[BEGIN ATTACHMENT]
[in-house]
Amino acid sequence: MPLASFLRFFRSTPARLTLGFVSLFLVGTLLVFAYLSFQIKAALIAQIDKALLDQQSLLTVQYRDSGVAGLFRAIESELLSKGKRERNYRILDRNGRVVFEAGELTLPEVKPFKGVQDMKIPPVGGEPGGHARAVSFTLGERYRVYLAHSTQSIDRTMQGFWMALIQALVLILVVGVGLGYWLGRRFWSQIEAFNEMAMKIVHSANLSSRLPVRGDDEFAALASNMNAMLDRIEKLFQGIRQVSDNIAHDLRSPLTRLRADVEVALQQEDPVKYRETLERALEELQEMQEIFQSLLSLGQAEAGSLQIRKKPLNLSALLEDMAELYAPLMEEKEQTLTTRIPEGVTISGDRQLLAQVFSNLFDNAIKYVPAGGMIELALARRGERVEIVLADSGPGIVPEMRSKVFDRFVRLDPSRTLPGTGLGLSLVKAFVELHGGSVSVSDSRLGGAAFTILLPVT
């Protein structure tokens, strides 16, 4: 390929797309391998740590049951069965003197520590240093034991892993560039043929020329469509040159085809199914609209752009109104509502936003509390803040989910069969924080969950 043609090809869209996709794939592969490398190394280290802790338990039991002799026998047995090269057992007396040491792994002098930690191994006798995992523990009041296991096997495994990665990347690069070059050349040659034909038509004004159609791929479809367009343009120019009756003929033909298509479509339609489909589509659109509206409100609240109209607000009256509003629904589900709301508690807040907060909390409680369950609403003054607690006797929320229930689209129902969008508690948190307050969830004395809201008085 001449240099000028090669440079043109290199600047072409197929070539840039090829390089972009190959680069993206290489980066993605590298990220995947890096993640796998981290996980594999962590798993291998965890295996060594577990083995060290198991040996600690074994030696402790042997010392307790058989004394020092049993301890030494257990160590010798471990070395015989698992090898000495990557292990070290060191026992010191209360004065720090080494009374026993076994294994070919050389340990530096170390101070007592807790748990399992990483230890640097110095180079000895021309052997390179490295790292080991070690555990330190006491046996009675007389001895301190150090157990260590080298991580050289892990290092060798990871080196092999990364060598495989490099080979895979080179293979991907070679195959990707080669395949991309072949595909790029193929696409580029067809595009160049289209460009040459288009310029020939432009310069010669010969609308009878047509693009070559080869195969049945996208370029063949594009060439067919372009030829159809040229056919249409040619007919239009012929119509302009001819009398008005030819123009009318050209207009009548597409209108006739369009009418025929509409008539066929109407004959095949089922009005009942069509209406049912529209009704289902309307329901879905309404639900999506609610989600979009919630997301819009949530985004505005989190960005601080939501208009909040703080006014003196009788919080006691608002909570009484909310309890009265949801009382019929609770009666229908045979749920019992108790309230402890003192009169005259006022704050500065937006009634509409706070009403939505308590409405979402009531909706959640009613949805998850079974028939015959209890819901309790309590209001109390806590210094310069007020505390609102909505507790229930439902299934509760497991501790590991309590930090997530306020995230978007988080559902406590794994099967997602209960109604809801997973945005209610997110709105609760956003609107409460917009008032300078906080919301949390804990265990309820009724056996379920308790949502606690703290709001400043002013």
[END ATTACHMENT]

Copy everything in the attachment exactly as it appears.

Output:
[in-house]
Amino acid sequence: MPLASFLRFFRSTPARLTLGFVSLFLVGTLLVFAYLSFQIKAALIAQIDKALLDQQSLLTVQYRDSGVAGLFRAIESELLSKGKRERNYRILDRNGRVVFEAGELTLPEVKPFKGVQDMKIPPVGGEPGGHARAVSFTLGERYRVYLAHSTQSIDRTMQGFWMALIQALVLILVVGVGLGYWLGRRFWSQIEAFNEMAMKIVHSANLSSRLPVRGDDEFAALASNMNAMLDRIEKLFQGIRQVSDNIAHDLRSPLTRLRADVEVALQQEDPVKYRETLERALEELQEMQEIFQSLLSLGQAEAGSLQIRKKPLNLSALLEDMAELYAPLMEEKEQTLTTRIPEGVTISGDRQLLAQVFSNLFDNAIKYVPAGGMIELALARRGERVEIVLADSGPGIVPEMRSKVFDRFVRLDPSRTLPGTGLGLSLVKAFVELHGGSVSVSDSRLGGAAFTILLPVT
């Protein structure tokens, strides 16, 4: 390929797309391998740590049951069965003197520590240093034991892993560039043929020329469509040159085809199914609209752009109104509502936003509390803040989910069969924080969950 043609090809869209996709794939592969490398190394280290802790338990039991002799026998047995090269057992007396040491792994002098930690191994006798995992523990009041296991096997495994990665990347690069070059050349040659034909038509004004159609791929479809367009343009120019009756003929033909298509479509339609489909589509659109509206409100609240109209607000009256509003629904589900709301508690807040907060909390409680369950609403003054607690006797929320229930689209129902969008508690948190307050969830004395809201008085 001449240099000028090669440079043109290199600047072409197929070539840039090829390089972009190959680069993206290489980066993605590298990220995947890096993640796998981290996980594999962590798993291998965890295996060594577990083995060290198991040996600690074994030696402790042997010392307790058989004394020092049993301890030494257990160590010798471990070395015989698992090898000495990557292990070290060191026992010191209360004065720090080494009374026993076994294994070919050389340990530096170390101070007592807790748990399992990483230890640097110095180079000895021309052997390179490295790292080991070690555990330190006491046996009675007389001895301190150090157990260590080298991580050289892990290092060798990871080196092999990364060598495989490099080979895979080179293979991907070679195959990707080669395949991309072949595909790029193929696409580029067809595009160049289209460009040459288009310029020939432009310069010669010969609308009878047509693009070559080869195969049945996208370029063949594009060439067919372009030829159809040229056919249409040619007919239009012929119509302009001819009398008005030819123009009318050209207009009548597409209108006739369009009418025929509409008539066929109407004959095949089922009005009942069509209406049912529209009704289902309307329901879905309404639900999506609610989600979009919630997301819009949530985004505005989190960005601080939501208009909040703080006014003196009788919080006691608002909570009484909310309890009265949801009382019929609770009666229908045979749920019992108790309230402890003192009169005259006022704050500065937006009634509409706070009403939505308590409405979402009531909706959640009613949805998850079974028939015959209890819901309790309590209001109390806590210094310069007020505390609102909505507790229930439902299934509760497991501790590991309590930090997530306020995230978007988080559902406590794994099967997602209960109604809801997973945005209610997110709105609760956003609107409460917009008032300078906080919301949390804990265990309820009724056996379920308790949502606690703290709001400043002013």